Lord Berkley then asked that construcyion of HS2 should not take place until the costs were updated, adding that he is very concerned abiout the costs and that the link from Euston to Old Oak common accounts for 34% of the cost of Phase 1. He stated that he had engaged a railway expert, Michael Byng who had re-estimated to cost of Phase 1 at £53.6 billion, about the same that Government say the entire project will cost, and that:
“I believe that HS2 has spent about £1 billion on consultancy since it started, but why have they not done any credible costings on it? It is a very complicated route, but why have they not done it. Noble Lords will be aware that the chairman of the House of Commons Treasury Select Committee, Andrew Tyrie, wrote to Chris Grayling in the last week or so asking why they had increased the passenger number estimate, and whether it was just to improve the business case. I have not seen any answer, but I expect there is one. If one is going to increase the capital cost by anything approaching the figure I have given, that does not do a lot of good for the business case, because it goes down the other way. What can be done, because I do want this to happen? The first thing is to get a credible estimate by independent experts.”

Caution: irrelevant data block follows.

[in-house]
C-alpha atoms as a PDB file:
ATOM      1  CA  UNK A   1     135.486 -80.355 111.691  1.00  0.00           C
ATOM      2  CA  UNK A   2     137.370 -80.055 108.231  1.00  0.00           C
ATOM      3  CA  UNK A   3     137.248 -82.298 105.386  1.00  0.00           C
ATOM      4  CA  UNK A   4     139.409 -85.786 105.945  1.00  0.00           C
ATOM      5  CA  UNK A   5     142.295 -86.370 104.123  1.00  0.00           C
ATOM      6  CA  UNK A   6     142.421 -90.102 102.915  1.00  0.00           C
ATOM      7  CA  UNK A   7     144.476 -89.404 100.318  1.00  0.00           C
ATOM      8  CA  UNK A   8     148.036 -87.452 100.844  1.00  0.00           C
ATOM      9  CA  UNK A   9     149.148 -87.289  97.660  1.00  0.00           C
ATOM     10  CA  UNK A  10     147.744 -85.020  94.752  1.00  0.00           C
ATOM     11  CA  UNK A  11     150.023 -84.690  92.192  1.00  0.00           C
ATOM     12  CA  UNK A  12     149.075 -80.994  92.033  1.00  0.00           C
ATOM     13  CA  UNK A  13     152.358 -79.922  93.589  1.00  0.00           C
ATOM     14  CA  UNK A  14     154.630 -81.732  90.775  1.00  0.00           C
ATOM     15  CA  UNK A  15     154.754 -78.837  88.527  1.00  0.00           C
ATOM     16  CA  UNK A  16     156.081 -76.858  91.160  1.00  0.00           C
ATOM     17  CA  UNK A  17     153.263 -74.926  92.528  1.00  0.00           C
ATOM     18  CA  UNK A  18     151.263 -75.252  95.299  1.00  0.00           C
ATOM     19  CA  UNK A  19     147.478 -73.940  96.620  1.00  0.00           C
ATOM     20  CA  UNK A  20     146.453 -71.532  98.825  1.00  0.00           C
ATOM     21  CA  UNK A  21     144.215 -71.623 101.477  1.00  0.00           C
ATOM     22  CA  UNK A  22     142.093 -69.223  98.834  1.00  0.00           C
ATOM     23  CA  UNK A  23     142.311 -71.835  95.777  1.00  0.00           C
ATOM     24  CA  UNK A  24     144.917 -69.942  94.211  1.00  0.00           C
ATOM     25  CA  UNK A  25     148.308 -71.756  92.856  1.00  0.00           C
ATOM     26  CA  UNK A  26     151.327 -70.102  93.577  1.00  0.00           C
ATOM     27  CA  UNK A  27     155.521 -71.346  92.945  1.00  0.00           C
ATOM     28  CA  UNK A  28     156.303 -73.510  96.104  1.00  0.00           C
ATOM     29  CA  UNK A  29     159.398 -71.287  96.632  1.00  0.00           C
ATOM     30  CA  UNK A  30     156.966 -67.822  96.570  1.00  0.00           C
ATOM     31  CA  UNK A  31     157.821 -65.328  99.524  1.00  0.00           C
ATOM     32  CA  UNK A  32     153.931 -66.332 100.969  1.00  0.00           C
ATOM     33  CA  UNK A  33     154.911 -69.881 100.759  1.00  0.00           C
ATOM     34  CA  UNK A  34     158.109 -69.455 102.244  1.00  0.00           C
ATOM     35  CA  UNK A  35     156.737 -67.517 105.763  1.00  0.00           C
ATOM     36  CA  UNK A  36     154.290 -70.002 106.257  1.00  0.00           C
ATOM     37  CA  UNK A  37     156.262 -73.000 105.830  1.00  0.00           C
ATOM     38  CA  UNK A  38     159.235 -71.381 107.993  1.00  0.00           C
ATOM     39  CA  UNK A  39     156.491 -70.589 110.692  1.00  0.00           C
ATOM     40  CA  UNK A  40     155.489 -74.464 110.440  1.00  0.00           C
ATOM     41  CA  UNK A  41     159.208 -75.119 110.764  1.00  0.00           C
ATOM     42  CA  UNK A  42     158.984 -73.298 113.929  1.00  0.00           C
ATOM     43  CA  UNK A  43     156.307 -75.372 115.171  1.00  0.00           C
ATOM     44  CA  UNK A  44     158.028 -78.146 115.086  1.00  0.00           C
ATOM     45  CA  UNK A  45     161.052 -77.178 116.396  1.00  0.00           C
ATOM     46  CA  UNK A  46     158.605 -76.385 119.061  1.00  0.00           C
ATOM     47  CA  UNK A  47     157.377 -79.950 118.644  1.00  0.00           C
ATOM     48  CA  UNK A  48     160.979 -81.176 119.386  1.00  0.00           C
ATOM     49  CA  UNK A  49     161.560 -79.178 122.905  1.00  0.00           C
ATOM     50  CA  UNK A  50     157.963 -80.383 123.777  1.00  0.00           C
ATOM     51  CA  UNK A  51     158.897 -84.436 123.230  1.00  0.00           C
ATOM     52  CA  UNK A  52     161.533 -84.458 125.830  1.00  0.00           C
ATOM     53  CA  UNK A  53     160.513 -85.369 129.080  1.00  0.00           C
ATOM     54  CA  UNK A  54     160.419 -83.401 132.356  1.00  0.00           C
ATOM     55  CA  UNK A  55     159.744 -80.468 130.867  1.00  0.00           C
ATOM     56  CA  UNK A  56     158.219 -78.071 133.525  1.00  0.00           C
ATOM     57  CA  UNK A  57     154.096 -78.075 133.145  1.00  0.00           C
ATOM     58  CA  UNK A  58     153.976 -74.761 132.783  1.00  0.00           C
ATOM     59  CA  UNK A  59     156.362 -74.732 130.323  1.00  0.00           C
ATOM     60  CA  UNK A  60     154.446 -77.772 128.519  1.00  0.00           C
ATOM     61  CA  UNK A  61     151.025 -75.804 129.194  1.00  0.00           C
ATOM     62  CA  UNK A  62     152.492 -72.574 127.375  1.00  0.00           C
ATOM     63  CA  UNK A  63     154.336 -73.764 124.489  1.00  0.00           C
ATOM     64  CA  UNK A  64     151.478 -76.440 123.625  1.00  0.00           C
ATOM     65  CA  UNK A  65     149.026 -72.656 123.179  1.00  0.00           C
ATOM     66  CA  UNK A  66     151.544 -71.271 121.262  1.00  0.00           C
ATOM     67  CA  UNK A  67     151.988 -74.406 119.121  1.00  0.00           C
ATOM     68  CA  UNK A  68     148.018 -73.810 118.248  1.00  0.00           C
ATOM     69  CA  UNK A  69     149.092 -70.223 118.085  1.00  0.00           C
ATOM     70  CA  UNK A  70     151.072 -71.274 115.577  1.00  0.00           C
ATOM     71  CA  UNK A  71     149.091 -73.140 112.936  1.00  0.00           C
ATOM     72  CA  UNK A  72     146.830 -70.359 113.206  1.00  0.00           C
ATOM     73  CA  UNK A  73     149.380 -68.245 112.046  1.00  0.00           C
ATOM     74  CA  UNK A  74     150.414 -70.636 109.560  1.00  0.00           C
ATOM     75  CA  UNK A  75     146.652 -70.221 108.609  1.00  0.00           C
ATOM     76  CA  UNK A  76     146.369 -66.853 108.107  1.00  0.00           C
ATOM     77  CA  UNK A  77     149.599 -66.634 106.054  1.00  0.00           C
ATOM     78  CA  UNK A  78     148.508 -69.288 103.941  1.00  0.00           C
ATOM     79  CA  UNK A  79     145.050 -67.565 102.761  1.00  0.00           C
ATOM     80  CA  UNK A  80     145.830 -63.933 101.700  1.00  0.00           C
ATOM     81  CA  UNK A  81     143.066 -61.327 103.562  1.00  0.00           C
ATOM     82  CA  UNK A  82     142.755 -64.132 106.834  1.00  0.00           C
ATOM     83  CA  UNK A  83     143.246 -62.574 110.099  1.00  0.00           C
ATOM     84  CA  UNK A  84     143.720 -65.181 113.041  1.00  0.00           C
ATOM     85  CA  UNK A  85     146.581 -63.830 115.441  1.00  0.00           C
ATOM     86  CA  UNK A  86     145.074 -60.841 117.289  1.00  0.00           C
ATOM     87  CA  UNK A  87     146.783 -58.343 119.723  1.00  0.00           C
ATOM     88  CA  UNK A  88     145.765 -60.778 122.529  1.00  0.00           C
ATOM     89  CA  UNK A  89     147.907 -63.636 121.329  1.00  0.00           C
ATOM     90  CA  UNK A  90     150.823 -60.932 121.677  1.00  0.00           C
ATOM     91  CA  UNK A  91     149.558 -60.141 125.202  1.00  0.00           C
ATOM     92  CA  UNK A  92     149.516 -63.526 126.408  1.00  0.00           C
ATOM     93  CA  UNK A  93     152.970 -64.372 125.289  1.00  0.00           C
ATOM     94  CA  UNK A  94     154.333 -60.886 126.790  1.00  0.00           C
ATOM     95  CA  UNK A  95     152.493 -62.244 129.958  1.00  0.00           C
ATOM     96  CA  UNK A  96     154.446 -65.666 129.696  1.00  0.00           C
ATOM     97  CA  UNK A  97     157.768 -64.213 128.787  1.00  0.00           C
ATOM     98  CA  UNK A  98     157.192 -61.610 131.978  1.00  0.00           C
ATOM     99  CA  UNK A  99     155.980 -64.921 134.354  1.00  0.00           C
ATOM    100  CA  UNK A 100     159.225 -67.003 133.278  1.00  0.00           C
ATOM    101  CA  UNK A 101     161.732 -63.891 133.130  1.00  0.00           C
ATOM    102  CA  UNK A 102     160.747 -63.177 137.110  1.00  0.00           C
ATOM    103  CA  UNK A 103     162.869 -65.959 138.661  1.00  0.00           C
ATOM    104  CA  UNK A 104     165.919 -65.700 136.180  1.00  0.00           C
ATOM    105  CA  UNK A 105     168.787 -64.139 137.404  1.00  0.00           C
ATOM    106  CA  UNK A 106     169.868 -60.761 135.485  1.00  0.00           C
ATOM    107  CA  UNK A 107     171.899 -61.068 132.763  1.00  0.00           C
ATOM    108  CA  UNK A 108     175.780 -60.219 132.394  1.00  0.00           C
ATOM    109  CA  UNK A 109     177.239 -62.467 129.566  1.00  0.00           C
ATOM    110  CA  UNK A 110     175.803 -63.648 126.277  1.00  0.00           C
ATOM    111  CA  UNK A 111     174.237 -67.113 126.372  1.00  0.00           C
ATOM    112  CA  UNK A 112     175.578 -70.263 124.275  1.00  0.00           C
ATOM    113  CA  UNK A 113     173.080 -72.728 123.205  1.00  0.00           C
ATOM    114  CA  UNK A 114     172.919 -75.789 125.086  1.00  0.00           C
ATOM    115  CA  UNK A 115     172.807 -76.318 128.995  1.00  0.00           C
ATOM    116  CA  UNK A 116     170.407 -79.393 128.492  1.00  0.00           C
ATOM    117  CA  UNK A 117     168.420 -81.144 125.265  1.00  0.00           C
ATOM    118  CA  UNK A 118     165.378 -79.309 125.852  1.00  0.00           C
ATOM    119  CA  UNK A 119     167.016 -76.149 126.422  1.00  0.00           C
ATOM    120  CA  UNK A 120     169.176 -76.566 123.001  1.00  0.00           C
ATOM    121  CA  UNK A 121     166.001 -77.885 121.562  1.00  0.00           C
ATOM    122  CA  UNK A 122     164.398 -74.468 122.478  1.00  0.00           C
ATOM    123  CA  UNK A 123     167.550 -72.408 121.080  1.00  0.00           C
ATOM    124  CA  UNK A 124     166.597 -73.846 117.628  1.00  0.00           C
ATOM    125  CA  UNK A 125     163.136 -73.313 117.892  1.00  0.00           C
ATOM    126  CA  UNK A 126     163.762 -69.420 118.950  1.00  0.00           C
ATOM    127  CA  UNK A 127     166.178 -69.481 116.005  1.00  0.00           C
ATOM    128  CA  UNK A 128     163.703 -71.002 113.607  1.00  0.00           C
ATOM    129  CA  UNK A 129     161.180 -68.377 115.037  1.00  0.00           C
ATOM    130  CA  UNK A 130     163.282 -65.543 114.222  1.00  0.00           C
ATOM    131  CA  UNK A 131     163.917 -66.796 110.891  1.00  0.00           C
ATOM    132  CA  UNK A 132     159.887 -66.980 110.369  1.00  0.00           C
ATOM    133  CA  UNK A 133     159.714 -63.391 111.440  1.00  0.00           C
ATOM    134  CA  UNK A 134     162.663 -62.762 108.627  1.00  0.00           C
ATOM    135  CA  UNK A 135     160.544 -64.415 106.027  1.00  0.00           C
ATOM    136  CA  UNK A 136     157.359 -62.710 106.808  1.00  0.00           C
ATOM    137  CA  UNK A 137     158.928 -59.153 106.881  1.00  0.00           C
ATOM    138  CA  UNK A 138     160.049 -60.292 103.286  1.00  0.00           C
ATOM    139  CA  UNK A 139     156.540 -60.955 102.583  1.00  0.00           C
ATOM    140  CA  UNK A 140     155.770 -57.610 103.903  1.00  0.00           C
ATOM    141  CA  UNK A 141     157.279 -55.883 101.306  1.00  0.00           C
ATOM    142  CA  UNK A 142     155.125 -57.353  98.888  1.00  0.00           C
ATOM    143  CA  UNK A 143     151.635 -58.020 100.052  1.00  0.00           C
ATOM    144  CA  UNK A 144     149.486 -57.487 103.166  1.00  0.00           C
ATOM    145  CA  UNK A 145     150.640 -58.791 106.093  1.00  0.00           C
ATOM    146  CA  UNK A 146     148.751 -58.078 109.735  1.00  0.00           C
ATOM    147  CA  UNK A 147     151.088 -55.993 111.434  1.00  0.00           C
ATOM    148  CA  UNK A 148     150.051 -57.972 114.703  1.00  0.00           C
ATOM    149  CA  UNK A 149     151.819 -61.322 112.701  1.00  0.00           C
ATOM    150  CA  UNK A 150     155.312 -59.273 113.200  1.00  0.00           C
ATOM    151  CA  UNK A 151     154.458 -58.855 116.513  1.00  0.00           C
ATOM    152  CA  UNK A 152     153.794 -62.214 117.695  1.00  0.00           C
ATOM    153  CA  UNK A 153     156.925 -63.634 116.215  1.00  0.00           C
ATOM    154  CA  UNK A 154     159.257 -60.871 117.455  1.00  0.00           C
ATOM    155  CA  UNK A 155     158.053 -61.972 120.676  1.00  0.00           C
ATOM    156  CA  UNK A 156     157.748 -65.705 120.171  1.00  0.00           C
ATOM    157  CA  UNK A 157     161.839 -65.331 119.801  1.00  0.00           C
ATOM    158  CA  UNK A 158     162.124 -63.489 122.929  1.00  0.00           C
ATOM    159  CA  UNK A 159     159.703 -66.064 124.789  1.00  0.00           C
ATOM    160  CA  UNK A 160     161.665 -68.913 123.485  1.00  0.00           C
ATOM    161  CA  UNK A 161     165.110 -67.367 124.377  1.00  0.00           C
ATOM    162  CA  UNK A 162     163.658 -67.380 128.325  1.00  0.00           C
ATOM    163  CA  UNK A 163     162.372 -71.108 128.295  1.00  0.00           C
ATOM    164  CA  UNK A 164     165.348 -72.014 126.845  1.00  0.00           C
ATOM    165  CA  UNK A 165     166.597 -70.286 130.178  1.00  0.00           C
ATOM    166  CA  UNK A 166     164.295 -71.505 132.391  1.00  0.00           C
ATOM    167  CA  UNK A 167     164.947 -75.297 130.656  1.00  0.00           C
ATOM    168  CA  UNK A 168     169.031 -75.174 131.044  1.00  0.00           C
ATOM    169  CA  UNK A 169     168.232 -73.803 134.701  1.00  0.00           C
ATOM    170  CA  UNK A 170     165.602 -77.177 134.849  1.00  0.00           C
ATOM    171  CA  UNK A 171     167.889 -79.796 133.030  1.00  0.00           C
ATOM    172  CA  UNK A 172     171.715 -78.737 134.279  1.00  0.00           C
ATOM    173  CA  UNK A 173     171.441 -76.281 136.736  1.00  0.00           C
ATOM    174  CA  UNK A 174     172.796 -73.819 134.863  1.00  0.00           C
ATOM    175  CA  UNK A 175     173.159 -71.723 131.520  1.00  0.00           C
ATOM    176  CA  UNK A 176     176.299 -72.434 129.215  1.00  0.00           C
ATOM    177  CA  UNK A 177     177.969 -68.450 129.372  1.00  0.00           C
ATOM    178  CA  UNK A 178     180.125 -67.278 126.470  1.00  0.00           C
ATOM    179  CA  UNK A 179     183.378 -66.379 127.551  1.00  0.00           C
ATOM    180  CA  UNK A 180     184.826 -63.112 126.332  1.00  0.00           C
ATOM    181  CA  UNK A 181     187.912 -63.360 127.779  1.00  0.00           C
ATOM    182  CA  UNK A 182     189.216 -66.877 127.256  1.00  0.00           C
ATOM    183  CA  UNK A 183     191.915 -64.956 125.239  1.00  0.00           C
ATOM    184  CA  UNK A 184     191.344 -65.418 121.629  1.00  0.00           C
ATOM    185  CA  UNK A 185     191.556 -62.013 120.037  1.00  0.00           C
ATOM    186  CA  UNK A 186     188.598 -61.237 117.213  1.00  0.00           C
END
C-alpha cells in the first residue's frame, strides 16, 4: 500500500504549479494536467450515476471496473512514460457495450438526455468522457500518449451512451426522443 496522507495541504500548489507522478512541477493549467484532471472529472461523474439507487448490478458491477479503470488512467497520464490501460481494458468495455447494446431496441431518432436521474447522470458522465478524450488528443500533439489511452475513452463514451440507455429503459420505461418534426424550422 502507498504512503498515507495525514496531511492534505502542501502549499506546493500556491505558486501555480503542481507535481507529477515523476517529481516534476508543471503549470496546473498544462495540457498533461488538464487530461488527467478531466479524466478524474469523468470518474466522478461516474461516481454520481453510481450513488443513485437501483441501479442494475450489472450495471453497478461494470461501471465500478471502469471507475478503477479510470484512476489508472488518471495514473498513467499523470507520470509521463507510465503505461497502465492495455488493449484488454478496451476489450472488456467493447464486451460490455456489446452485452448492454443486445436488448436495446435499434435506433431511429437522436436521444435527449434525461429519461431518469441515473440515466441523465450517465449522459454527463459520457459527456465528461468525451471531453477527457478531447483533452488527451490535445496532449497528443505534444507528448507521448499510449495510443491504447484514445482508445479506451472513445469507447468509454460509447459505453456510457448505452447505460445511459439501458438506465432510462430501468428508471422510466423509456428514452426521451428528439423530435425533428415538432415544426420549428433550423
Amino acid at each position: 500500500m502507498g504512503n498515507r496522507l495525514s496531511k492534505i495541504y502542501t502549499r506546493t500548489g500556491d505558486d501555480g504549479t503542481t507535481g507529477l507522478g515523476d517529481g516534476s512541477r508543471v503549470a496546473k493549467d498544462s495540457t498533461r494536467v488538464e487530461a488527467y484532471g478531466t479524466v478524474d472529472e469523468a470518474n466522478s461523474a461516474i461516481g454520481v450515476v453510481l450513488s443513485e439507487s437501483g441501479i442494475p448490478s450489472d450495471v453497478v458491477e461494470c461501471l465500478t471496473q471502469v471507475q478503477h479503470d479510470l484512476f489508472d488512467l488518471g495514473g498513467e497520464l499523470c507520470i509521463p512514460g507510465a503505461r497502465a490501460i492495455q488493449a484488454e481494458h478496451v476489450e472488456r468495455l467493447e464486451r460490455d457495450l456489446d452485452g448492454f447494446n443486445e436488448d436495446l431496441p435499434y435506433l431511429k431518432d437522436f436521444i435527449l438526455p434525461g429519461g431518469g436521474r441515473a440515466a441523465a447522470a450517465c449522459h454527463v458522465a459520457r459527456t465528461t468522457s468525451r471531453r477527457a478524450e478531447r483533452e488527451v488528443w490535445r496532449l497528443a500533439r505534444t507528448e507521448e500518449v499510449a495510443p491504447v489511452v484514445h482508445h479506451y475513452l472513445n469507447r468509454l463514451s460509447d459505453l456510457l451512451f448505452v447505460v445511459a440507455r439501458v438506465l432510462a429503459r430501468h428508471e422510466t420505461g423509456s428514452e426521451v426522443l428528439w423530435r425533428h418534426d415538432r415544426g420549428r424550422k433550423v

Berkley also listed a number of things he though unnecessary to the project, which could be cut to save money, before Lord Bradshaw added:
“The scheme as envisaged is extravagant, and this is not a time when we can afford extravagance.” and that: “I am happy to join the noble Lord, Lord Berkeley, in his call for independent costings, but there is also a need for re-evaluation of the economic basis on which the line is to be built.”
Lord Framlington went further, saying:
“Any member of the public sitting listening to the Committee will be asking themselves: “Why on earth are you going ahead with this project?”. All we have are problems, which seem to me almost insurmountable; we have no answers to them.”
Baroness Mallalieu continued on the same theme: